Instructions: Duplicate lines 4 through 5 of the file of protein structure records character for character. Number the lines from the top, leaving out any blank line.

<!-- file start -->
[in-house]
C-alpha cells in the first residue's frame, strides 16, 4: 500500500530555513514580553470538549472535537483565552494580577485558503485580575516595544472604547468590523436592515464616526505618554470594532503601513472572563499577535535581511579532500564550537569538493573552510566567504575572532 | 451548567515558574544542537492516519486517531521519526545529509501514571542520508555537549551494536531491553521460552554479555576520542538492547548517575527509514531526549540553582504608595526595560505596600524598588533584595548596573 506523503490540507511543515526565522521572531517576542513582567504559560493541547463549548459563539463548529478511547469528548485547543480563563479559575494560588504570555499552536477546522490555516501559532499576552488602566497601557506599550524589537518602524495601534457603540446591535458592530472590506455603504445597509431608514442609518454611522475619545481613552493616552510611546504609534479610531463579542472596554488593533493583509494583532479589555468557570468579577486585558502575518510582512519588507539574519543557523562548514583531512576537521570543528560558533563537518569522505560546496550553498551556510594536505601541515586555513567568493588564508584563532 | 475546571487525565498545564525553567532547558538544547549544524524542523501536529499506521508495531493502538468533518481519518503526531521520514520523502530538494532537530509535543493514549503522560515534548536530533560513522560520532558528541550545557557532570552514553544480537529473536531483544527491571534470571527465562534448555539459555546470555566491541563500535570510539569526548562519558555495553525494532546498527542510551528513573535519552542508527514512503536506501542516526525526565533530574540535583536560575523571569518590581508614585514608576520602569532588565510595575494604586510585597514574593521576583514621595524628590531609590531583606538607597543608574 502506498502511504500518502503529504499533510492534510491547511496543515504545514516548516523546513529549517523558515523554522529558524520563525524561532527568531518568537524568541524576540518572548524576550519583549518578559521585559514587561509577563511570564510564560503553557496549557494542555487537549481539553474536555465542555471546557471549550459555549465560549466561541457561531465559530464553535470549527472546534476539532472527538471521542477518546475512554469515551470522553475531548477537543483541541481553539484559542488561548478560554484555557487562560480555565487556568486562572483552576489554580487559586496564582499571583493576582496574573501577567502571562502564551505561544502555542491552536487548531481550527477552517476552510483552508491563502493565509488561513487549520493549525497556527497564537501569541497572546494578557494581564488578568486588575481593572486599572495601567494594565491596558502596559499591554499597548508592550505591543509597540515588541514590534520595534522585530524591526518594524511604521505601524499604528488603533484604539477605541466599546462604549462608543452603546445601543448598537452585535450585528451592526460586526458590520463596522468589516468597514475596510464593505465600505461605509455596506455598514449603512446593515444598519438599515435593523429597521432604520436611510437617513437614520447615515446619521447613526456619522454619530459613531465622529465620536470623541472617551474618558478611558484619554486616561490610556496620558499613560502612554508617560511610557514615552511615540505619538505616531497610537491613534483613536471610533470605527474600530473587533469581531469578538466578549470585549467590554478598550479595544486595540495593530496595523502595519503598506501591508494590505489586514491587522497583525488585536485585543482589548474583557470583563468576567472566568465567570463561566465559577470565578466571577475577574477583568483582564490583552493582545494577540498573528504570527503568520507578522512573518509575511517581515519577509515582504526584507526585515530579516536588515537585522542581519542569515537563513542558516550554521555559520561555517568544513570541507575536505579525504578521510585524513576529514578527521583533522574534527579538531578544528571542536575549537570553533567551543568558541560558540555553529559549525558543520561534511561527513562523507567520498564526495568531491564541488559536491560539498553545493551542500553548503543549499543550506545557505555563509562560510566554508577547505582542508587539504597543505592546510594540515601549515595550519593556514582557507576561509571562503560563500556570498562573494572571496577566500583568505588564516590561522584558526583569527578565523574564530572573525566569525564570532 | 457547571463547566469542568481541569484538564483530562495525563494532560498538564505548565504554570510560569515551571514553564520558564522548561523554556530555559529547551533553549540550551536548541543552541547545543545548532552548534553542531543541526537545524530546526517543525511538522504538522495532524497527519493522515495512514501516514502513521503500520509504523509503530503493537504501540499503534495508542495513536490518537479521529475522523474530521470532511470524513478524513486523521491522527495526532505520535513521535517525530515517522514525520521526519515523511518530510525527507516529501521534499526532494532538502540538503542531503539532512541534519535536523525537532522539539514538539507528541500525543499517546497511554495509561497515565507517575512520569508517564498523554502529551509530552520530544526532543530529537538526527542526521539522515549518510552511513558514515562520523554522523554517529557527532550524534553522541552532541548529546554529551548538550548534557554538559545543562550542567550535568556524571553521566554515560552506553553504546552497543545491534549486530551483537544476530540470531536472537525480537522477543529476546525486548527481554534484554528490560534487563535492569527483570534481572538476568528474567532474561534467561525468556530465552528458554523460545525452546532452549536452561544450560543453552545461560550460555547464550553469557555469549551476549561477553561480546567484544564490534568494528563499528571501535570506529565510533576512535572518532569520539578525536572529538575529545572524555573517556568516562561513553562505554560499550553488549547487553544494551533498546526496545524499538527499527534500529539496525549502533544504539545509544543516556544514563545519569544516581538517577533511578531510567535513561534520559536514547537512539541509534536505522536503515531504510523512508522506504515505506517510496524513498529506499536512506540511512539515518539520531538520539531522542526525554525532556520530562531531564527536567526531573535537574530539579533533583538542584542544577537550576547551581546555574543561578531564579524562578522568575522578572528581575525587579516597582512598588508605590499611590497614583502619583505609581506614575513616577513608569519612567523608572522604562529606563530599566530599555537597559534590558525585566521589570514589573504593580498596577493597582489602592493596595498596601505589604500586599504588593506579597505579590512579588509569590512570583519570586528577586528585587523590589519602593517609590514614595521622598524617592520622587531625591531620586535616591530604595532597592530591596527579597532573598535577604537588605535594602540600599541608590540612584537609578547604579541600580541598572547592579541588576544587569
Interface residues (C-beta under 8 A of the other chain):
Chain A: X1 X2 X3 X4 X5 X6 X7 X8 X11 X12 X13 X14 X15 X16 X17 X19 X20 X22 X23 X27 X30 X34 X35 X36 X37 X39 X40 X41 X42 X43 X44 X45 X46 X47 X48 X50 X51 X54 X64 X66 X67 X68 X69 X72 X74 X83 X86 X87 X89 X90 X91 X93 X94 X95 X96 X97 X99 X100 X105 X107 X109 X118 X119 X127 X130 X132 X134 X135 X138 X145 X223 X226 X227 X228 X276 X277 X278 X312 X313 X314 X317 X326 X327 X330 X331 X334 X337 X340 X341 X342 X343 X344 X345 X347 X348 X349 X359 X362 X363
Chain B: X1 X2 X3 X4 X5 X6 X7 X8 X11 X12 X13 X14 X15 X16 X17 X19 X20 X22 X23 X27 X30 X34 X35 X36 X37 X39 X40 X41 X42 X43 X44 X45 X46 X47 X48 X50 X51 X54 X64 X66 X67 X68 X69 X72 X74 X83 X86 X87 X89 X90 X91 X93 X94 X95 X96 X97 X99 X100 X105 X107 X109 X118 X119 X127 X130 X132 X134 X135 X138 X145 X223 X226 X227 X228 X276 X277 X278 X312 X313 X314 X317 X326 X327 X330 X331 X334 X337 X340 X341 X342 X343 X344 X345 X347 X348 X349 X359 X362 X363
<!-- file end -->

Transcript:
Chain A: X1 X2 X3 X4 X5 X6 X7 X8 X11 X12 X13 X14 X15 X16 X17 X19 X20 X22 X23 X27 X30 X34 X35 X36 X37 X39 X40 X41 X42 X43 X44 X45 X46 X47 X48 X50 X51 X54 X64 X66 X67 X68 X69 X72 X74 X83 X86 X87 X89 X90 X91 X93 X94 X95 X96 X97 X99 X100 X105 X107 X109 X118 X119 X127 X130 X132 X134 X135 X138 X145 X223 X226 X227 X228 X276 X277 X278 X312 X313 X314 X317 X326 X327 X330 X331 X334 X337 X340 X341 X342 X343 X344 X345 X347 X348 X349 X359 X362 X363
Chain B: X1 X2 X3 X4 X5 X6 X7 X8 X11 X12 X13 X14 X15 X16 X17 X19 X20 X22 X23 X27 X30 X34 X35 X36 X37 X39 X40 X41 X42 X43 X44 X45 X46 X47 X48 X50 X51 X54 X64 X66 X67 X68 X69 X72 X74 X83 X86 X87 X89 X90 X91 X93 X94 X95 X96 X97 X99 X100 X105 X107 X109 X118 X119 X127 X130 X132 X134 X135 X138 X145 X223 X226 X227 X228 X276 X277 X278 X312 X313 X314 X317 X326 X327 X330 X331 X334 X337 X340 X341 X342 X343 X344 X345 X347 X348 X349 X359 X362 X363